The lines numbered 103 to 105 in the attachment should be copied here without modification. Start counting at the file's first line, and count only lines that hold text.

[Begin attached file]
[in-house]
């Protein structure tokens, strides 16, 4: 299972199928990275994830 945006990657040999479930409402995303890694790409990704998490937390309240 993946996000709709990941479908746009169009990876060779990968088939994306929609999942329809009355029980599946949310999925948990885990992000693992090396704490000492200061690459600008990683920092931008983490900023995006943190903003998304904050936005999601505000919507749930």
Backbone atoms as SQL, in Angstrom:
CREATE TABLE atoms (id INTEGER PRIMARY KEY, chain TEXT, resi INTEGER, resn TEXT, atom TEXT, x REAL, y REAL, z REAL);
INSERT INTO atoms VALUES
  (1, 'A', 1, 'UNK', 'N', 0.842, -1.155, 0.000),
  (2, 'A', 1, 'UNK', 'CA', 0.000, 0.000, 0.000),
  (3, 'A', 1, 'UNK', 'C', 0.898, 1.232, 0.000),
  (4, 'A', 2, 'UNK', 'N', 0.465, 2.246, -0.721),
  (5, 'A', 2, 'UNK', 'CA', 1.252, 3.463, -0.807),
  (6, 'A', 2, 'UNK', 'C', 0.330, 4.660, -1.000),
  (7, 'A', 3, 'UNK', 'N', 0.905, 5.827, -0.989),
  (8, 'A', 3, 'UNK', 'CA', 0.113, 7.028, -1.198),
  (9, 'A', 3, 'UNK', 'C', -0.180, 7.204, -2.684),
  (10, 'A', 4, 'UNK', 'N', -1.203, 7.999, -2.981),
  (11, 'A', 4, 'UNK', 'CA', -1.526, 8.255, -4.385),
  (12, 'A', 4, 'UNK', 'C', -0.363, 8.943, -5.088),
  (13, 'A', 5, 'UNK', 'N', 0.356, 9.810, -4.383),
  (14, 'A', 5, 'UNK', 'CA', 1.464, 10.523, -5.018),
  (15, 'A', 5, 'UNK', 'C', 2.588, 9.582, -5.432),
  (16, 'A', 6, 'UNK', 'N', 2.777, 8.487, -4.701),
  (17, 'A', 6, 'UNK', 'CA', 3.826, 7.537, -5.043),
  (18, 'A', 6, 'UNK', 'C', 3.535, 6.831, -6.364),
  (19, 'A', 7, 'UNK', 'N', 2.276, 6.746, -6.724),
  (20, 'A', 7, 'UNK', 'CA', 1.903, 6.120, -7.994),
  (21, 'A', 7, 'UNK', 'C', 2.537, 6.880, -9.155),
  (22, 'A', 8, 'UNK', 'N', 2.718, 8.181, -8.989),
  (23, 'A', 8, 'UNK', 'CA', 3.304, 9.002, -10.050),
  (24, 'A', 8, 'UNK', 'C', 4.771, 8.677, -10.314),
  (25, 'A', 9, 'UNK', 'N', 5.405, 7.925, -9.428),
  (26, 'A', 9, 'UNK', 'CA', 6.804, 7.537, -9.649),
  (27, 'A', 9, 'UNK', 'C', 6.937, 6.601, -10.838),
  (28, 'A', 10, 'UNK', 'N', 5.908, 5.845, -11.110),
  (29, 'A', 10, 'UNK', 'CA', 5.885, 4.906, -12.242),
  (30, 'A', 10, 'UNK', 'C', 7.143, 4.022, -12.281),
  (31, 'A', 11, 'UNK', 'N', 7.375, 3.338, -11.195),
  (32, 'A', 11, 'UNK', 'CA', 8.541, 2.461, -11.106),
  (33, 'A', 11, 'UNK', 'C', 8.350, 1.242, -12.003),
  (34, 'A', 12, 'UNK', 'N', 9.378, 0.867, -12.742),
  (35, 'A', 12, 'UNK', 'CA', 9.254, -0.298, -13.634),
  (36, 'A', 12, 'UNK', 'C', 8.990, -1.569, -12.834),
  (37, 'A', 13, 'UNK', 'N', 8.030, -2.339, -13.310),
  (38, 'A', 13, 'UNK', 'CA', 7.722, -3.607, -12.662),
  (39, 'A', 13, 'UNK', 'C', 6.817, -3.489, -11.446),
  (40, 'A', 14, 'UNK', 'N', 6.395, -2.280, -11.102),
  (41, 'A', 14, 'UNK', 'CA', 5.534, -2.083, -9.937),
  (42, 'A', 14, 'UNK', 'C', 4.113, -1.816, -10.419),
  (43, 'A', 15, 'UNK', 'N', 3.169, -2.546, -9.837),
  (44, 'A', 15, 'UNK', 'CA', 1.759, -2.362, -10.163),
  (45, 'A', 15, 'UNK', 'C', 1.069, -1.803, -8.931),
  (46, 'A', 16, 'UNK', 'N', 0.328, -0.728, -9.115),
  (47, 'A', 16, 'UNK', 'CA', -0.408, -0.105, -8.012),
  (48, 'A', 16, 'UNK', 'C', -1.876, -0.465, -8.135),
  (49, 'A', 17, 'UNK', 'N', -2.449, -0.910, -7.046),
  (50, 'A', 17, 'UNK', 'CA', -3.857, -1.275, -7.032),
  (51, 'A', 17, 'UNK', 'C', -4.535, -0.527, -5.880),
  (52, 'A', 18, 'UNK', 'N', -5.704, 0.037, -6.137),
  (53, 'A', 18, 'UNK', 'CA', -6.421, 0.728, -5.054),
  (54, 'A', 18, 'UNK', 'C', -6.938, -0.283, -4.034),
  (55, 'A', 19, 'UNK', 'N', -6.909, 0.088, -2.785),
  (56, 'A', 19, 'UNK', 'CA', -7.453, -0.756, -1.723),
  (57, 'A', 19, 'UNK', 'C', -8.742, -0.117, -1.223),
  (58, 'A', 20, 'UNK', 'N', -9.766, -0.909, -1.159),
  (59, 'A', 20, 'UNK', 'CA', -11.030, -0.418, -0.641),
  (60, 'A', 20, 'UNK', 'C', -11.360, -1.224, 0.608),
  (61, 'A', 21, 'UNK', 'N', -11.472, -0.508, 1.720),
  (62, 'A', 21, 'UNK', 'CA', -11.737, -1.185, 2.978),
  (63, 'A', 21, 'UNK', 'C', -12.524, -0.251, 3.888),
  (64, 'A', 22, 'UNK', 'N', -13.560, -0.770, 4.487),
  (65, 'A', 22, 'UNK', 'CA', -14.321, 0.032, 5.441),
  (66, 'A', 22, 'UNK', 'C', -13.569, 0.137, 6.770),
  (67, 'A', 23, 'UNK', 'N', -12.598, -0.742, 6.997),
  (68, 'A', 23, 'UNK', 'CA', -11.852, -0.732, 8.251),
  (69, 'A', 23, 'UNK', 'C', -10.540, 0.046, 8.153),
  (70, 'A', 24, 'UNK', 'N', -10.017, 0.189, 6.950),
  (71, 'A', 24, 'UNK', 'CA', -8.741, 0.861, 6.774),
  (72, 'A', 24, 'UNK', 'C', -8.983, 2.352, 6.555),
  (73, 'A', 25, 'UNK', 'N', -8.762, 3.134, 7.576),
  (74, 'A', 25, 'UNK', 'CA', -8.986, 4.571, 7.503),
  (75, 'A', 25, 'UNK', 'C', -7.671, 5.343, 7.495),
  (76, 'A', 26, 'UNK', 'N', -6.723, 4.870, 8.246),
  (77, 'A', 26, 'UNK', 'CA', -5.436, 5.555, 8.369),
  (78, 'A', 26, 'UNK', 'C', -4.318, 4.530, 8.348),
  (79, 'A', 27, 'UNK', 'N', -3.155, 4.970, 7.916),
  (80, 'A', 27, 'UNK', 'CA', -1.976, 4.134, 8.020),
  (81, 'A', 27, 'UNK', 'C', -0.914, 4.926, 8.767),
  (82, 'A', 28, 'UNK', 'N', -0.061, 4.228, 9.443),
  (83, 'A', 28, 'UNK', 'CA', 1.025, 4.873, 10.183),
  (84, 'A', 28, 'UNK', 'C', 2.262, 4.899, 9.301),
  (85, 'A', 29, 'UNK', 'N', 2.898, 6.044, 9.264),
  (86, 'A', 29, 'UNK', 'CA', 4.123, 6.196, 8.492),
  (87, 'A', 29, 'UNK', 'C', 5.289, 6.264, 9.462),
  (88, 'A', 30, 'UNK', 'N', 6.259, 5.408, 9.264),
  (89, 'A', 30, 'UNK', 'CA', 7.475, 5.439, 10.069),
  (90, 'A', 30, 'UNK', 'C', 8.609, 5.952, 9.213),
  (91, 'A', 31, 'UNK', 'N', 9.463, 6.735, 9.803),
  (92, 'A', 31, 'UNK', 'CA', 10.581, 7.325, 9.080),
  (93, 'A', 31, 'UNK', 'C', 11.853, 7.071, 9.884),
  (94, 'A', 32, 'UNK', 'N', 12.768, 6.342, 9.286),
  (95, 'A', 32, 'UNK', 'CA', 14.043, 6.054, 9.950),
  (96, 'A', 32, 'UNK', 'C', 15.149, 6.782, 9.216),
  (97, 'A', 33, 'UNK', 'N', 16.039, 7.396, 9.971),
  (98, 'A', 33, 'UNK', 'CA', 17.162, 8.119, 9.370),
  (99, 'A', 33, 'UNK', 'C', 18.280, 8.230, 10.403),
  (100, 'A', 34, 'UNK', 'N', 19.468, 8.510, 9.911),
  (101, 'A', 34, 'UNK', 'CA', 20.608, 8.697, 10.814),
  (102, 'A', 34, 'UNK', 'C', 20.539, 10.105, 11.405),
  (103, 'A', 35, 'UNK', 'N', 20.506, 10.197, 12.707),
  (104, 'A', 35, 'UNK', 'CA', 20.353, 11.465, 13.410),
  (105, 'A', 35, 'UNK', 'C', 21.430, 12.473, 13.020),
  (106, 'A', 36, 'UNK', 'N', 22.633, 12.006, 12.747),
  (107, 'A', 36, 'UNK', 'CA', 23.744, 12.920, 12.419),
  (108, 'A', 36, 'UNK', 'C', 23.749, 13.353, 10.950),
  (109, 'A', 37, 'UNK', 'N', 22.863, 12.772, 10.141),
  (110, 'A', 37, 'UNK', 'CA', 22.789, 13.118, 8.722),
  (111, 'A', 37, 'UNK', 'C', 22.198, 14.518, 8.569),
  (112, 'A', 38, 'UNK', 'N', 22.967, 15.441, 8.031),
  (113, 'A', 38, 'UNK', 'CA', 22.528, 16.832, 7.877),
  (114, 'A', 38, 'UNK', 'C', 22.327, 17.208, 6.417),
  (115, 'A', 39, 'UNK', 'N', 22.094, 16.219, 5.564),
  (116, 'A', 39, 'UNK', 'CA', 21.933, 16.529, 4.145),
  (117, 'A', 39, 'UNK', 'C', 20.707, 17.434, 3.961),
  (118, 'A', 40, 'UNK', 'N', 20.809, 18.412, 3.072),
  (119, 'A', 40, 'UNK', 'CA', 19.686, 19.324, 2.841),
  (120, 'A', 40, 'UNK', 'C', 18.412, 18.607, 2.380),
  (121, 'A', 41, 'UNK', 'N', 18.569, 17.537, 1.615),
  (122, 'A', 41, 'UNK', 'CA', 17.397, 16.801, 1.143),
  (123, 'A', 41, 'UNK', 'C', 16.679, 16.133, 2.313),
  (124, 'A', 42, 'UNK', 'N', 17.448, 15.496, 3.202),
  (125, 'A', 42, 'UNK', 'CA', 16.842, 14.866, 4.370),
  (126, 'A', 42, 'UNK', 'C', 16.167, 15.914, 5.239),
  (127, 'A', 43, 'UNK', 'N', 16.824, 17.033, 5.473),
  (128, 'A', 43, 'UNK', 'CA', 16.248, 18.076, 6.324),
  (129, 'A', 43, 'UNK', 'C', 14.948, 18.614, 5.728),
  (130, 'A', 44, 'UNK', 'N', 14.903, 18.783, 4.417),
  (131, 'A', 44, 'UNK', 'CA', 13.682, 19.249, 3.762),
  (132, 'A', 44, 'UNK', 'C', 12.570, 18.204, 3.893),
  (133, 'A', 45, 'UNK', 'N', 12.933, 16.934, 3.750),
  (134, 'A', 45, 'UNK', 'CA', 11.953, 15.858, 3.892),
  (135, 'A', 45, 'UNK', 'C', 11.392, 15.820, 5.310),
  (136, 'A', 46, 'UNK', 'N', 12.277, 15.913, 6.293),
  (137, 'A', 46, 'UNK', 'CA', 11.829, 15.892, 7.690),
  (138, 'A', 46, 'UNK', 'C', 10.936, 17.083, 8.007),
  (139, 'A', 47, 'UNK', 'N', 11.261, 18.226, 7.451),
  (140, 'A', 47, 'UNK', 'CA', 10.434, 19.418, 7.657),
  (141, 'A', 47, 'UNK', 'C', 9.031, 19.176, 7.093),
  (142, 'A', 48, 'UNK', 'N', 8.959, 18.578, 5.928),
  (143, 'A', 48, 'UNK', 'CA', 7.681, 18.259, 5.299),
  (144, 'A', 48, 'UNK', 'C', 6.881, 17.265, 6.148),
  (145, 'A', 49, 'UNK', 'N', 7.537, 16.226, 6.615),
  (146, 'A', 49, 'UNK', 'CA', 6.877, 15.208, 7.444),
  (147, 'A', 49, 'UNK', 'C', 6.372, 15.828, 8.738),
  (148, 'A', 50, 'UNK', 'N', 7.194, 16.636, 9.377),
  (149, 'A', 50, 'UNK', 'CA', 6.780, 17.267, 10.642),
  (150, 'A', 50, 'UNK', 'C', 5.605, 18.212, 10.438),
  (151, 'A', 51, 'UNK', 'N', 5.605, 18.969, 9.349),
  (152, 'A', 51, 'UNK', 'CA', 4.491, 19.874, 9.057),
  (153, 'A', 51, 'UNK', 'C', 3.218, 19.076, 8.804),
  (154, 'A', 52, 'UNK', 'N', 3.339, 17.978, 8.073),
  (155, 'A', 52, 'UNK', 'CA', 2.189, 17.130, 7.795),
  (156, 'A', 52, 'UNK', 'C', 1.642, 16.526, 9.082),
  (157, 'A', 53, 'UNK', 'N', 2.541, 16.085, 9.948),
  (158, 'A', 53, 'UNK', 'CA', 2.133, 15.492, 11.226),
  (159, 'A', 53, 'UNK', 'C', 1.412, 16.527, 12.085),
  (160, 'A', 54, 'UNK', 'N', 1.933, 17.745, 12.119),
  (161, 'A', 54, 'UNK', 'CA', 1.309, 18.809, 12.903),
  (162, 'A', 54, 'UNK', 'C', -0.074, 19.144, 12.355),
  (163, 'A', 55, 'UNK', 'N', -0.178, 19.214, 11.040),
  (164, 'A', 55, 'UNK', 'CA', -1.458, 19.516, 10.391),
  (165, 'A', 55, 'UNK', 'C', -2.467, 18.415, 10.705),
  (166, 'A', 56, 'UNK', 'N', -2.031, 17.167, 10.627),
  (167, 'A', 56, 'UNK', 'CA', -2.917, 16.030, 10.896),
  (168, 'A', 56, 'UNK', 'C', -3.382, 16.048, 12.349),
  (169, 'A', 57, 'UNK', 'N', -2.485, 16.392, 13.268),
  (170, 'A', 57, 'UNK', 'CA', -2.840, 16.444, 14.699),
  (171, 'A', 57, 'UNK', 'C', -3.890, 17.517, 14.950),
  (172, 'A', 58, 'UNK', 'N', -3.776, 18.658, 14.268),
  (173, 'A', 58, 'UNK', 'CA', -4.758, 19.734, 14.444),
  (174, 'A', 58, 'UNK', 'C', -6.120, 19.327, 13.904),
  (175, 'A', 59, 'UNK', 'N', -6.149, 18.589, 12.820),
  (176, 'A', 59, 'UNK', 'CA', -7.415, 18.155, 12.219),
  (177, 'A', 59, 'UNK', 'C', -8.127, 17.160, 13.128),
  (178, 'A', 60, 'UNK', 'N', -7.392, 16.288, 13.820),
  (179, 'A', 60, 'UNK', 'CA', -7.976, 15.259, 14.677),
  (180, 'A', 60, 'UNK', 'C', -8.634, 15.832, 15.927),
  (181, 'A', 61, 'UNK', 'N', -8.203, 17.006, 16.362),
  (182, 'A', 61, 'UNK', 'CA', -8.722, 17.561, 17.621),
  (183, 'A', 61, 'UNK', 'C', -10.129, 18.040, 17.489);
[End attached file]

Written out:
  (98, 'A', 33, 'UNK', 'CA', 17.162, 8.119, 9.370),
  (99, 'A', 33, 'UNK', 'C', 18.280, 8.230, 10.403),
  (100, 'A', 34, 'UNK', 'N', 19.468, 8.510, 9.911),